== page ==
California students held in Russia headed home

Four students from Northern California who travelled to Russia for a leadership conference had their trip cut short and were ordered home after Russian authorities said they had the wrong visas.

Liana Randazzo, 27, and Quygen Ngo, 24, of San Jose, and Jennifer Phan, 21, and Sterling Winter, 18, of Chico, traveled to St. Petersburg on Oct. 31 under a grant from an Oakland, California nonprofit to attend a two-week leadership conference.

Immigration authorities and police arrived at the conference unexpectedly Thursday and demanded to see their visas.

“This was a political statement the Russian government was trying to make,” said Scott Winter, who said his son and the others were interrogated and briefly detained while they were put on trial and fined the equivalent of $110 each.

June Thompson, the executive director of the nonprofit, the California Association of Student Councils, said Tuesday that Russian immigration authorities deported the students, accusing them of having obtained tourist visas when they should have had business visas.

Thompson said she understands that Russia is sensitive to concerns that Westerners may come to the country to engage in efforts to teach the locals about political activism that could be seen as encouraging opposition.

“If they get a sense of an American organization or any foreign money is coming in, then they have to register as a foreign agent,” Thompson said.

U.S. State Department spokeswoman Jen Psaki confirmed the four were “briefly detained in St. Petersburg before being released” and they were provided “all possible assistance.”

Thompson said the four handled the situation with extraordinary poise and clear thinking. They were returning to the U.S. on Tuesday afternoon and not available for comment.

The conference was being led by the Association of Young Leaders, a Russia-based association that teaches young people leadership skills.

Thompson says none of the students was harmed. They were expected to land at San Francisco International Airport on Tuesday.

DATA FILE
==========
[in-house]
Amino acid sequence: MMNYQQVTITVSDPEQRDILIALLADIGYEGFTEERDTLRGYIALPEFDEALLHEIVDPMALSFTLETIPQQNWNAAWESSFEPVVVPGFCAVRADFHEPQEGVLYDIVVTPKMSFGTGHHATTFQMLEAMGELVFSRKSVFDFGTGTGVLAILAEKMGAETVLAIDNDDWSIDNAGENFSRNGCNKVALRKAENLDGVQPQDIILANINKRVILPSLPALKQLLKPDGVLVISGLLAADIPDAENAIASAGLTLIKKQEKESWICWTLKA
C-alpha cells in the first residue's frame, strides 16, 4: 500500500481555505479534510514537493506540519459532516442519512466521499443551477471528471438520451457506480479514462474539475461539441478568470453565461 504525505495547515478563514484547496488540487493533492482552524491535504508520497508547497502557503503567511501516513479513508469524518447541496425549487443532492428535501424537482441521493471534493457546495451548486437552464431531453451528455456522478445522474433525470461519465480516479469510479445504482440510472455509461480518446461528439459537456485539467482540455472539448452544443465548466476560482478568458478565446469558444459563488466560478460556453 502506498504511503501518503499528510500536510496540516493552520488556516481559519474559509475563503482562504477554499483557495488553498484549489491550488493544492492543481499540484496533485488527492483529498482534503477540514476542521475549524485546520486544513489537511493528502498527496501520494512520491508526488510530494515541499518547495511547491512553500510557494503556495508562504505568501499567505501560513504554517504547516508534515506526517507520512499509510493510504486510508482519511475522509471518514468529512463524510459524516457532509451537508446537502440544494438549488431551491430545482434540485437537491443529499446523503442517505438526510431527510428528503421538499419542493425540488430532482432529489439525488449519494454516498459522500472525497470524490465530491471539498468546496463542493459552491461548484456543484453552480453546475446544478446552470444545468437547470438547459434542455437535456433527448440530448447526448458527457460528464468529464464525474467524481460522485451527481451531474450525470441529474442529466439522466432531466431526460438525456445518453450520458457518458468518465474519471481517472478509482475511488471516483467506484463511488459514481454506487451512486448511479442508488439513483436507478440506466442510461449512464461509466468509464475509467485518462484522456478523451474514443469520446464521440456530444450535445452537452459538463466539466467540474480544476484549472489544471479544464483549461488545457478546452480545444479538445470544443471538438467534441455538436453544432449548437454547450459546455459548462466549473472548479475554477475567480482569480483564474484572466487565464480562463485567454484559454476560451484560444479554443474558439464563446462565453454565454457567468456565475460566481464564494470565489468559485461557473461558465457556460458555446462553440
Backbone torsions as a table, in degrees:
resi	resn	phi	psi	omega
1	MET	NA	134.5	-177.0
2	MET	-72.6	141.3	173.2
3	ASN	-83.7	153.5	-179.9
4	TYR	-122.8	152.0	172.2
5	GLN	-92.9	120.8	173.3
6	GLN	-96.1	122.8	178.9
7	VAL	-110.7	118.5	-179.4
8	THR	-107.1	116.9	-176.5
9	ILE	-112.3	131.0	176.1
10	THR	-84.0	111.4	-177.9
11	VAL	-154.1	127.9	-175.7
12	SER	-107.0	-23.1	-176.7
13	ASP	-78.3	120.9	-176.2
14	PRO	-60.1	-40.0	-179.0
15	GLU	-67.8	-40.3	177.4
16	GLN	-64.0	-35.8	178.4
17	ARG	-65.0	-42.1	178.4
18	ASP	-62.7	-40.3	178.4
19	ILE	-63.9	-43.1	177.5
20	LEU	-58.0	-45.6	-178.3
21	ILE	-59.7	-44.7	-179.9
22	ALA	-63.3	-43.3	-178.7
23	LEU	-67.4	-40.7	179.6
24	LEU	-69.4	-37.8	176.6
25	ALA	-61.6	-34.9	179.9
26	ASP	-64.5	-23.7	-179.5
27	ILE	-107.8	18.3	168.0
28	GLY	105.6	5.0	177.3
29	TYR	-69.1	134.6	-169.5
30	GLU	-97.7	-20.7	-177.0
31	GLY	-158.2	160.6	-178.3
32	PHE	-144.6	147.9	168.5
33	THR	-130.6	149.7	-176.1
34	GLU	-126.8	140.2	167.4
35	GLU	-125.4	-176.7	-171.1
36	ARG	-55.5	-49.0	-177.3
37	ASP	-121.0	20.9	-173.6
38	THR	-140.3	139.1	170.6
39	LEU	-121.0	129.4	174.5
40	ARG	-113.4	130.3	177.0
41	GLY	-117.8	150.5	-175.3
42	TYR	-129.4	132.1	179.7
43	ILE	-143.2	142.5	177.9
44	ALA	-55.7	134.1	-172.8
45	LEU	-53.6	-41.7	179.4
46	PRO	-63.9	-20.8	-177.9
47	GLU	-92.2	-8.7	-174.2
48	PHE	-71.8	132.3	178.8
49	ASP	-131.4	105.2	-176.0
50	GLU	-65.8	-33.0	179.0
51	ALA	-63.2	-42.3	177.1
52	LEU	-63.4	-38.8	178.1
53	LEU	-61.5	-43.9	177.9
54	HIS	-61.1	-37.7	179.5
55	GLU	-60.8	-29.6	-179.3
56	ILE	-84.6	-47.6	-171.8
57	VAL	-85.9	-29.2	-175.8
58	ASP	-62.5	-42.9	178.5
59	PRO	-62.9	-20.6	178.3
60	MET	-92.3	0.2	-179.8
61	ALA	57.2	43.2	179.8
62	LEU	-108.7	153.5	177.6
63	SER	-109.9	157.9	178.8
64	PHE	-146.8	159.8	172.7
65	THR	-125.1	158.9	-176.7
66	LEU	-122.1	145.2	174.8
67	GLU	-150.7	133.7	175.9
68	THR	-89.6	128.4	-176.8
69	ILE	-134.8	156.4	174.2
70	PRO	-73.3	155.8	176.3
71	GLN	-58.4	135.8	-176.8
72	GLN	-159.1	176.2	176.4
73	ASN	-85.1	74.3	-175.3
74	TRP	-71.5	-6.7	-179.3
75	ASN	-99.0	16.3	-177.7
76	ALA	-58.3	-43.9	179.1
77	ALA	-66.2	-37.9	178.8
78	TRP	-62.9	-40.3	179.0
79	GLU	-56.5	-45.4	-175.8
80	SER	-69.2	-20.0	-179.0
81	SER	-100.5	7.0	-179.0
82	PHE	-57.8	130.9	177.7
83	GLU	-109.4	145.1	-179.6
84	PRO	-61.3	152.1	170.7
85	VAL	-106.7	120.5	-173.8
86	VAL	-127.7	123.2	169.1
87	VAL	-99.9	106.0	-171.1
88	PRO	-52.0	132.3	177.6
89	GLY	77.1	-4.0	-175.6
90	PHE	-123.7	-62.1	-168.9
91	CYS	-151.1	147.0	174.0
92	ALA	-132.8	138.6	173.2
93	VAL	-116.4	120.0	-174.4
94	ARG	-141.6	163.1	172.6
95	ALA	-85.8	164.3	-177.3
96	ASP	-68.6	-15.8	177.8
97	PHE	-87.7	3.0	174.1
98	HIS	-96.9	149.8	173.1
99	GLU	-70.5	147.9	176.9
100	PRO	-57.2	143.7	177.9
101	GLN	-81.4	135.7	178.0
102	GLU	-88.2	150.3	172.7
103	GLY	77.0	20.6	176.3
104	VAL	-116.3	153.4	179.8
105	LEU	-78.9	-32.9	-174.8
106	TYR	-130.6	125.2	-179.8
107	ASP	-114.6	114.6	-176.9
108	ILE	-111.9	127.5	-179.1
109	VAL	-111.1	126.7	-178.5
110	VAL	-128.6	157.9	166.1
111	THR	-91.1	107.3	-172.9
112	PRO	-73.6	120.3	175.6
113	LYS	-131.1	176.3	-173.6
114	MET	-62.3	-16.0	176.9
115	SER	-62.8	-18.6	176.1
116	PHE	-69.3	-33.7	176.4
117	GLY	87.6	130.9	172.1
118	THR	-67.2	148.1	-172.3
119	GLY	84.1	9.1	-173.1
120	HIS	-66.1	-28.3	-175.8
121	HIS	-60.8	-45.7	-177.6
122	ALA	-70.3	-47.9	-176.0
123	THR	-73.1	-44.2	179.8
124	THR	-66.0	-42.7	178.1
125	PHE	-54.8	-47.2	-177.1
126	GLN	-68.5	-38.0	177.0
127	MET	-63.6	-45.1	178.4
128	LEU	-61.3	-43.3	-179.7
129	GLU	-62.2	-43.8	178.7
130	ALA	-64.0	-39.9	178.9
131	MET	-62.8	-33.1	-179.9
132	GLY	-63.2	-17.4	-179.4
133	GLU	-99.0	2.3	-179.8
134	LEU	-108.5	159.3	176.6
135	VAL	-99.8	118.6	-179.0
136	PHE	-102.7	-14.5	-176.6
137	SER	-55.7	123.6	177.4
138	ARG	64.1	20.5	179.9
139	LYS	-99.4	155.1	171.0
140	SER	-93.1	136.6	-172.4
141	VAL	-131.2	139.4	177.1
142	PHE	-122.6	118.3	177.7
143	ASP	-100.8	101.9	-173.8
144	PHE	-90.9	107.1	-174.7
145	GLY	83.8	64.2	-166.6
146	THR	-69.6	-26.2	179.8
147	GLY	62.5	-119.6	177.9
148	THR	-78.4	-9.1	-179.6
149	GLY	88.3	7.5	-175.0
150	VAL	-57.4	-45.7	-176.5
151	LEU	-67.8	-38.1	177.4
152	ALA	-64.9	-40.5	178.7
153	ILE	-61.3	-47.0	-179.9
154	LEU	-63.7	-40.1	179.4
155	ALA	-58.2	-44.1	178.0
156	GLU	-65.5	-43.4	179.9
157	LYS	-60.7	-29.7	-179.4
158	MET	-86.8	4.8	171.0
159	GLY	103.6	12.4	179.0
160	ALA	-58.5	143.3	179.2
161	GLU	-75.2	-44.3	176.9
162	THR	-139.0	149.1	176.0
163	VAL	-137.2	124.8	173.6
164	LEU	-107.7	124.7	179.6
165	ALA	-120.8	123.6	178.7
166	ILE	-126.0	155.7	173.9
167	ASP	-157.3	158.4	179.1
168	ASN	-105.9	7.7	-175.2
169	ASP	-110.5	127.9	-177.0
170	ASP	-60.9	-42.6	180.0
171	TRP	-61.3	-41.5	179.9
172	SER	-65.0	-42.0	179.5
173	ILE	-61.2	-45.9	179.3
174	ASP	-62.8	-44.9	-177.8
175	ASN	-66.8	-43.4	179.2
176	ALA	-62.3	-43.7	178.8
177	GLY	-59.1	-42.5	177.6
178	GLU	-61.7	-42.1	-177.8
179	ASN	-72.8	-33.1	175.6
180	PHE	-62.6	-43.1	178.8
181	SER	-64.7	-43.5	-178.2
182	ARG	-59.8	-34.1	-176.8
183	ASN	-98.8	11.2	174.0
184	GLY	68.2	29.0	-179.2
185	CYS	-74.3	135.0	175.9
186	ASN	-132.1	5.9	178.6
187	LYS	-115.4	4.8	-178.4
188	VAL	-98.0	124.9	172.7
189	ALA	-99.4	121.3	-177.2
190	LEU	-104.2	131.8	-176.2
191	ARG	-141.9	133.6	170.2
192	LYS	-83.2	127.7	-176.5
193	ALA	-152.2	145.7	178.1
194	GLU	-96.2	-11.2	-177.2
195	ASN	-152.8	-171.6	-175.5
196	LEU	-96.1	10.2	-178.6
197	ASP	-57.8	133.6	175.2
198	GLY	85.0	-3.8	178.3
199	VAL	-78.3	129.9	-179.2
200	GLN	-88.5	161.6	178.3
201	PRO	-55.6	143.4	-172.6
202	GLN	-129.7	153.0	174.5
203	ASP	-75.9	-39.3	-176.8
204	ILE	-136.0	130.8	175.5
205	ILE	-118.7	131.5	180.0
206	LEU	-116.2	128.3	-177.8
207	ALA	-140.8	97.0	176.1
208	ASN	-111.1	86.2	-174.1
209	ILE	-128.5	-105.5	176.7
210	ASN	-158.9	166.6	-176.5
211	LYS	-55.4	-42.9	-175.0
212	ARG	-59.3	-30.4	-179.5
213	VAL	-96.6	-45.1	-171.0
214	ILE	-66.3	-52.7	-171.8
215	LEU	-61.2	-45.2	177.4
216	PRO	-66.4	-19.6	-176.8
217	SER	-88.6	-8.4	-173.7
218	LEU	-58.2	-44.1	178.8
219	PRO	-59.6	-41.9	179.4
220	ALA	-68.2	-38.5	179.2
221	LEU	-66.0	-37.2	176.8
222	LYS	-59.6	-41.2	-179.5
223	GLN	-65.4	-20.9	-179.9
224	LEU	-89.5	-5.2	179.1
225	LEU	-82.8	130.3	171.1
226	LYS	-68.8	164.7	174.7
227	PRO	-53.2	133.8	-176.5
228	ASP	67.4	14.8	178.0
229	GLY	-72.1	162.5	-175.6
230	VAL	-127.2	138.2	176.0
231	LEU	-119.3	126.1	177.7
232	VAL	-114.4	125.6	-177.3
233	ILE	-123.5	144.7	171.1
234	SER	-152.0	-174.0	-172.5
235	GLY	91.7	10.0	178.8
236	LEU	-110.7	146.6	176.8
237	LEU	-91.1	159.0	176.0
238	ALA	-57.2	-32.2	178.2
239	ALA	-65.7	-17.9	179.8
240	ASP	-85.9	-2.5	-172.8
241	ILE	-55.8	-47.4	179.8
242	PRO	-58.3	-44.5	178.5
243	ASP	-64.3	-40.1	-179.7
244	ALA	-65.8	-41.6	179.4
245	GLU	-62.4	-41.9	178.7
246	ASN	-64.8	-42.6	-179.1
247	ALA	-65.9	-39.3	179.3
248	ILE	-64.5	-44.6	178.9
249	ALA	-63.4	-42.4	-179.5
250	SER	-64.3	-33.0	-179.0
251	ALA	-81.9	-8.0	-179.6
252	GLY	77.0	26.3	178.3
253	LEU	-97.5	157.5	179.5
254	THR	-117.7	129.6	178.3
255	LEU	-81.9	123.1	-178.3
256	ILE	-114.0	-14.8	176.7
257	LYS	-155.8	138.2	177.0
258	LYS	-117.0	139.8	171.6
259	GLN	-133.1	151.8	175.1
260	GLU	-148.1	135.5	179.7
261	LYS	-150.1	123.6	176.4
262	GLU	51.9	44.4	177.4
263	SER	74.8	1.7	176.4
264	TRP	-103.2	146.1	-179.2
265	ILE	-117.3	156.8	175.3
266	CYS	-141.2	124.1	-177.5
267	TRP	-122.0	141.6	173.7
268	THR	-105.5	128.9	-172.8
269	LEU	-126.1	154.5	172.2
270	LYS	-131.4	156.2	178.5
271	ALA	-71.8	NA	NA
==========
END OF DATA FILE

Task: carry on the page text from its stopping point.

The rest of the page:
CaliforniaCalifornia NewsCalifornia studentsRussiaVisas

If you find our journalism valuable and relevant, please consider joining our Examiner membership program.
Find out more at www.sfexaminer.com/join/

Just Posted

A health care worker receives the Moderna COVID-19 vaccine. (Go Nakamura/Getty Images/TNS)
City sets ambitious goal to vaccinate residents by June

Limited supply slows distribution of doses as health officials seek to expand access

U.S. President-elect Joe Biden and Jill Biden arrive at Biden's inauguration on the West Front of the U.S. Capitol on January 20, 2021, in Washington, DC.  (Win McNamee/Getty Images/TNS)
Joe Biden issues call for ‘unity’ amidst extreme partisan rancor

‘I will be a president for all Americans,’ he says in inauguration speech

MARIETTA, GA - NOVEMBER 15: Democratic U.S. Senate candidates Jon Ossoff (R) and Raphael Warnock (L) of Georgia taps elbows during a rally for supporters on November 15, 2020 in Marietta, Georgia. Both become senators Wednesday.  (Jenny Jarvie/Los Angeles Times/TNS)
Vice President Harris swears in senators Padilla, Warnock, Ossoff

New Democratic senators tip balance of power in upper legislative house

President Joe Biden plans to sign a number of executive orders over the next week. (Biden Transition/CNP/Zuma Press/TNS)
Biden signals new direction by signing mask order on his first day in office

President plans ambitious 10-day push of executive orders, legislation

Kamala Harris is sworn in as vice president by U.S. Supreme Court Associate Justice Sonia Sotomayor as her husband Doug Emhoff looks on at the inauguration of U.S. President Joe Biden on the West Front of the U.S. Capitol on Jan. 20, 2021, in Washington, D.C. (Alex Wong/Getty Images/TNS)
A new turn in history: Kamala Harris sworn in as 49th vice president

Noah Bierman and Melanie Mason Los Angeles Times Kamala Devi Harris, born… Continue reading

Most Read